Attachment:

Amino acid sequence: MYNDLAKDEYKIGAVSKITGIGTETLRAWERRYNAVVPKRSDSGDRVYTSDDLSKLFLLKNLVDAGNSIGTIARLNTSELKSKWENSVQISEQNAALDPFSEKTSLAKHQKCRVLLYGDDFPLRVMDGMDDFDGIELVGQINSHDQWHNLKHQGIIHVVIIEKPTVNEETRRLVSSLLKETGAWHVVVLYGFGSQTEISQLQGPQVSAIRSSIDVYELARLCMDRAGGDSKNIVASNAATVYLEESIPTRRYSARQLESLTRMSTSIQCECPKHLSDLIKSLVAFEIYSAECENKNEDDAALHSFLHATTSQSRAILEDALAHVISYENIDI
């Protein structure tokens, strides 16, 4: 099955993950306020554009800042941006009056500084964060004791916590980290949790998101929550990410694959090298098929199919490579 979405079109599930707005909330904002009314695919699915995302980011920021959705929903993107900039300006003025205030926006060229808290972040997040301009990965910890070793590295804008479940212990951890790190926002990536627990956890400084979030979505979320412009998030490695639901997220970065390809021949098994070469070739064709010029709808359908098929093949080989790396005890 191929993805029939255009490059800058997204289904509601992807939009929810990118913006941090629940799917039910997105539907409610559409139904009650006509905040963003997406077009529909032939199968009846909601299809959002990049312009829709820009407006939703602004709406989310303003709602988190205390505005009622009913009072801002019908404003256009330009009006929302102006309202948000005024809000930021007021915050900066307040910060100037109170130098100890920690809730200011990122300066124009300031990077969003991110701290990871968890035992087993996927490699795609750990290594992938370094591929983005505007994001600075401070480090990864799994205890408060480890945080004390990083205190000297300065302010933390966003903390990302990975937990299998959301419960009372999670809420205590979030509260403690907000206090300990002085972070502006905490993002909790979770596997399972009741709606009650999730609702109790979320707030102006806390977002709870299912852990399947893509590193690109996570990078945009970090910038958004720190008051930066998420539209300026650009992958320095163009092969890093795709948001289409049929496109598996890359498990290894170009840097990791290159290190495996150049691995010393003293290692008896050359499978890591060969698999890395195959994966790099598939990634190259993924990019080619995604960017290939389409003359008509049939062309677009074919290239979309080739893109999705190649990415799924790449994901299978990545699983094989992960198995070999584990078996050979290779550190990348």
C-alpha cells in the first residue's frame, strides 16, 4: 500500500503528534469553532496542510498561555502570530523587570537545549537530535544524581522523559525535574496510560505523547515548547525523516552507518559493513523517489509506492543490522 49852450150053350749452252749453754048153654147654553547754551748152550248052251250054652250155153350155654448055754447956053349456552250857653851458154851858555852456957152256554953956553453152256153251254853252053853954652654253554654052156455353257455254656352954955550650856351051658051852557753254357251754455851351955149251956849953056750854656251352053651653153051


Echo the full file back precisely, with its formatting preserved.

Amino acid sequence: MYNDLAKDEYKIGAVSKITGIGTETLRAWERRYNAVVPKRSDSGDRVYTSDDLSKLFLLKNLVDAGNSIGTIARLNTSELKSKWENSVQISEQNAALDPFSEKTSLAKHQKCRVLLYGDDFPLRVMDGMDDFDGIELVGQINSHDQWHNLKHQGIIHVVIIEKPTVNEETRRLVSSLLKETGAWHVVVLYGFGSQTEISQLQGPQVSAIRSSIDVYELARLCMDRAGGDSKNIVASNAATVYLEESIPTRRYSARQLESLTRMSTSIQCECPKHLSDLIKSLVAFEIYSAECENKNEDDAALHSFLHATTSQSRAILEDALAHVISYENIDI
């Protein structure tokens, strides 16, 4: 099955993950306020554009800042941006009056500084964060004791916590980290949790998101929550990410694959090298098929199919490579 979405079109599930707005909330904002009314695919699915995302980011920021959705929903993107900039300006003025205030926006060229808290972040997040301009990965910890070793590295804008479940212990951890790190926002990536627990956890400084979030979505979320412009998030490695639901997220970065390809021949098994070469070739064709010029709808359908098929093949080989790396005890 191929993805029939255009490059800058997204289904509601992807939009929810990118913006941090629940799917039910997105539907409610559409139904009650006509905040963003997406077009529909032939199968009846909601299809959002990049312009829709820009407006939703602004709406989310303003709602988190205390505005009622009913009072801002019908404003256009330009009006929302102006309202948000005024809000930021007021915050900066307040910060100037109170130098100890920690809730200011990122300066124009300031990077969003991110701290990871968890035992087993996927490699795609750990290594992938370094591929983005505007994001600075401070480090990864799994205890408060480890945080004390990083205190000297300065302010933390966003903390990302990975937990299998959301419960009372999670809420205590979030509260403690907000206090300990002085972070502006905490993002909790979770596997399972009741709606009650999730609702109790979320707030102006806390977002709870299912852990399947893509590193690109996570990078945009970090910038958004720190008051930066998420539209300026650009992958320095163009092969890093795709948001289409049929496109598996890359498990290894170009840097990791290159290190495996150049691995010393003293290692008896050359499978890591060969698999890395195959994966790099598939990634190259993924990019080619995604960017290939389409003359008509049939062309677009074919290239979309080739893109999705190649990415799924790449994901299978990545699983094989992960198995070999584990078996050979290779550190990348």
C-alpha cells in the first residue's frame, strides 16, 4: 500500500503528534469553532496542510498561555502570530523587570537545549537530535544524581522523559525535574496510560505523547515548547525523516552507518559493513523517489509506492543490522 49852450150053350749452252749453754048153654147654553547754551748152550248052251250054652250155153350155654448055754447956053349456552250857653851458154851858555852456957152256554953956553453152256153251254853252053853954652654253554654052156455353257455254656352954955550650856351051658051852557753254357251754455851351955149251956849953056750854656251352053651653153051